The three major federal parties are in a statistical tie in B.C., while the Conservatives continue to enjoy majority support in Alberta and Saskatchewan and plurality support in Manitoba. The Liberals garner the highest support in seat-rich Ontario and Quebec, as well as in the Atlantic provinces. The NDP’s lowest support is in Quebec, a province that once helped the party reach a historically high seat total in 2011:

While there has been little movement in Ontario for the Conservatives and the Liberals since the 2019 election results, the NDP looks stronger than it did two years ago, currently polling five points higher than its 2019 percentage of popular vote. In Quebec, the Liberals are seven points ahead of where they landed in terms of popular vote in 2019, a gain largely at the expense of the Bloc Quebecois, who are polling seven points lower:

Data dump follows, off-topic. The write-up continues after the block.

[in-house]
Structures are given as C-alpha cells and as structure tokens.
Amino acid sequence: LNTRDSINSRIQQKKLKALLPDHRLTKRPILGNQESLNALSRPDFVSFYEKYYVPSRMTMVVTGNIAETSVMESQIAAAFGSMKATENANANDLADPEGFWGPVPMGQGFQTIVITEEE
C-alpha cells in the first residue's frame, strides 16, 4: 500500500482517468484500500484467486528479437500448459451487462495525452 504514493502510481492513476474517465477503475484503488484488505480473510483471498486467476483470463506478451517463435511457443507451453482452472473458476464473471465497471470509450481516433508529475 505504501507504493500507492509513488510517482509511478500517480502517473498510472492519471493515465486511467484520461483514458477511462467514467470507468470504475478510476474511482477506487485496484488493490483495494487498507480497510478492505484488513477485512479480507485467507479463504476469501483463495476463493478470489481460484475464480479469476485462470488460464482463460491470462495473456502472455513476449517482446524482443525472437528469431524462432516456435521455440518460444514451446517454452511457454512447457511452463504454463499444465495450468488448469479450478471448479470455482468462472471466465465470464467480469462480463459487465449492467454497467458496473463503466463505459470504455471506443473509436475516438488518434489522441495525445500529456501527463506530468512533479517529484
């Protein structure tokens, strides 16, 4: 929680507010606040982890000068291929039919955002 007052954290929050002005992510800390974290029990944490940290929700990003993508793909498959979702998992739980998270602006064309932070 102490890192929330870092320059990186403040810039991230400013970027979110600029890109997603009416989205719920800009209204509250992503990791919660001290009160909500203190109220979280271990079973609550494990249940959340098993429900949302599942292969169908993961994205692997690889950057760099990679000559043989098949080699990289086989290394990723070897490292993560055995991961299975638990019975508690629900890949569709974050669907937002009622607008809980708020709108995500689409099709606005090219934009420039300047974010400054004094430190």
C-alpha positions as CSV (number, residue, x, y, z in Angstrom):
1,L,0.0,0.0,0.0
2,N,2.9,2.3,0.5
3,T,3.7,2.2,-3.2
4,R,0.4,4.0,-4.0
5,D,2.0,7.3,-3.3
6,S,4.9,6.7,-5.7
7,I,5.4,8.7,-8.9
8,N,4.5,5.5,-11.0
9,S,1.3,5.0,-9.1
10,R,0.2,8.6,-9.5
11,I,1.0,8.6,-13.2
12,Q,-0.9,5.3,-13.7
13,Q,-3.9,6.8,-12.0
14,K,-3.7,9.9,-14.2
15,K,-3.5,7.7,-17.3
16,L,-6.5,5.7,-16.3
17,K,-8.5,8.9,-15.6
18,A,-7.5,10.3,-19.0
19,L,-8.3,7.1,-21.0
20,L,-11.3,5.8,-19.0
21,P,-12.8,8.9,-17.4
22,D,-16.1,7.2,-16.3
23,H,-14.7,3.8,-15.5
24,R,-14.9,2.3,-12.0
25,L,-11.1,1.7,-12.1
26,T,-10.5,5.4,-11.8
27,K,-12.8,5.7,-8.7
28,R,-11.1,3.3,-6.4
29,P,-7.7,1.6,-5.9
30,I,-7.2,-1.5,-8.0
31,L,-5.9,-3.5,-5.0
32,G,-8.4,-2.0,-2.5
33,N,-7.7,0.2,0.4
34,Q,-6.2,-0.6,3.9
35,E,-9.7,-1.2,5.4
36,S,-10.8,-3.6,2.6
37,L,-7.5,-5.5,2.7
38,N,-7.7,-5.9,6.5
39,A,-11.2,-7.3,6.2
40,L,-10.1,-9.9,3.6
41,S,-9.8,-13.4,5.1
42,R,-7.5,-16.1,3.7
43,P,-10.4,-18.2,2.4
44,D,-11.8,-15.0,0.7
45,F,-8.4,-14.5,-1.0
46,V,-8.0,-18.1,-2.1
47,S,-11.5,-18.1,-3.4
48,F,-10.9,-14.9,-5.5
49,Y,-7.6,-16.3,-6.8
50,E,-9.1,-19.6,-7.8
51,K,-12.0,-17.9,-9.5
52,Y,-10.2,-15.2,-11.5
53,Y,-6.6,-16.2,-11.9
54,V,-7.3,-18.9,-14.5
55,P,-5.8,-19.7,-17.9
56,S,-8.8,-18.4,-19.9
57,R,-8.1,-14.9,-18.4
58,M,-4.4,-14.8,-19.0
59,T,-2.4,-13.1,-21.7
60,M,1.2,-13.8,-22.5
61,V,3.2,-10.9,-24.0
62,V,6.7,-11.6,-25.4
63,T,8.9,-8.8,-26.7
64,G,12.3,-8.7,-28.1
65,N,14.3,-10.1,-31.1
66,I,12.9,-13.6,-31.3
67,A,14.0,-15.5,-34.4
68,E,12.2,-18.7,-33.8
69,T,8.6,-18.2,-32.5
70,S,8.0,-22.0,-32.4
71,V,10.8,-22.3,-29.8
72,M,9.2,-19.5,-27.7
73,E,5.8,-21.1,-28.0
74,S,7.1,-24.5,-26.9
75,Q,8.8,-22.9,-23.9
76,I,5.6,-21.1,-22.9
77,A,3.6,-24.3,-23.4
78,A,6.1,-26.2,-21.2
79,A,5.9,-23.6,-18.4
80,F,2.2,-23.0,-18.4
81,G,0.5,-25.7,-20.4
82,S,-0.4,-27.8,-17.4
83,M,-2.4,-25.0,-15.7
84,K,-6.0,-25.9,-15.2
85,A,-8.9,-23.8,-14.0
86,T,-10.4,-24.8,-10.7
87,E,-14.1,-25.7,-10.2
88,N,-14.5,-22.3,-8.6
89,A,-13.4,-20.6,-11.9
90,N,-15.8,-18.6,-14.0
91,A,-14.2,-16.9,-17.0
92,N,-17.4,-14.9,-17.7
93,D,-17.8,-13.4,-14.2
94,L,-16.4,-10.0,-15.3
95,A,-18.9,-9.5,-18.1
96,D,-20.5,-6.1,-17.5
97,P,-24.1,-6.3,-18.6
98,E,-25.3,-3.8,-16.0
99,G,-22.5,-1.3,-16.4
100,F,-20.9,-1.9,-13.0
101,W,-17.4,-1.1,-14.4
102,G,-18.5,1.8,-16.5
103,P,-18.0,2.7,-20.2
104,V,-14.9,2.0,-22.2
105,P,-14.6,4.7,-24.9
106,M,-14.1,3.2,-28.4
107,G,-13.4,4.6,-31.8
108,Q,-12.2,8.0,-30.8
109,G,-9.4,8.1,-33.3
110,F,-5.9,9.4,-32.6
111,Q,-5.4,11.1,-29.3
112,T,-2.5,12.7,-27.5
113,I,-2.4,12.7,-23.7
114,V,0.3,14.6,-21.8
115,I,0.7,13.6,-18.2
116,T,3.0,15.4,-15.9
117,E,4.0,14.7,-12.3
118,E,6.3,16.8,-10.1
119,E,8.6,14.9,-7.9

Men aged 18 to 34 are the most divided age-gender group, while women aged 18 to 34 are the only age-gender group that give the NDP a plurality of support. Men over 34 prefer the Conservatives, while women over 34 prefer the Liberals:

Economic outlook appears to play a factor in vote choice. For the hopeful, the choice is clearly the Liberal Party. Half (53%) among this group say that they will vote for the incumbents, compared to just 23 per cent among those more anxious. The anxious are far more likely to prefer the CPC at this point in the campaign, while the NDP is close to equally represented among both groups:

Survey Methodology:

The Angus Reid Institute conducted an online survey from Aug. 14-17, 2021, among a representative randomized sample of 1,614 Canadian adults who are members of Angus Reid Forum. For comparison purposes only, a probability sample of this size would carry a margin of error of +/- 2.5 percentage points, 19 times out of 20. Discrepancies in or between totals are due to rounding. The survey was self-commissioned and paid for by ARI.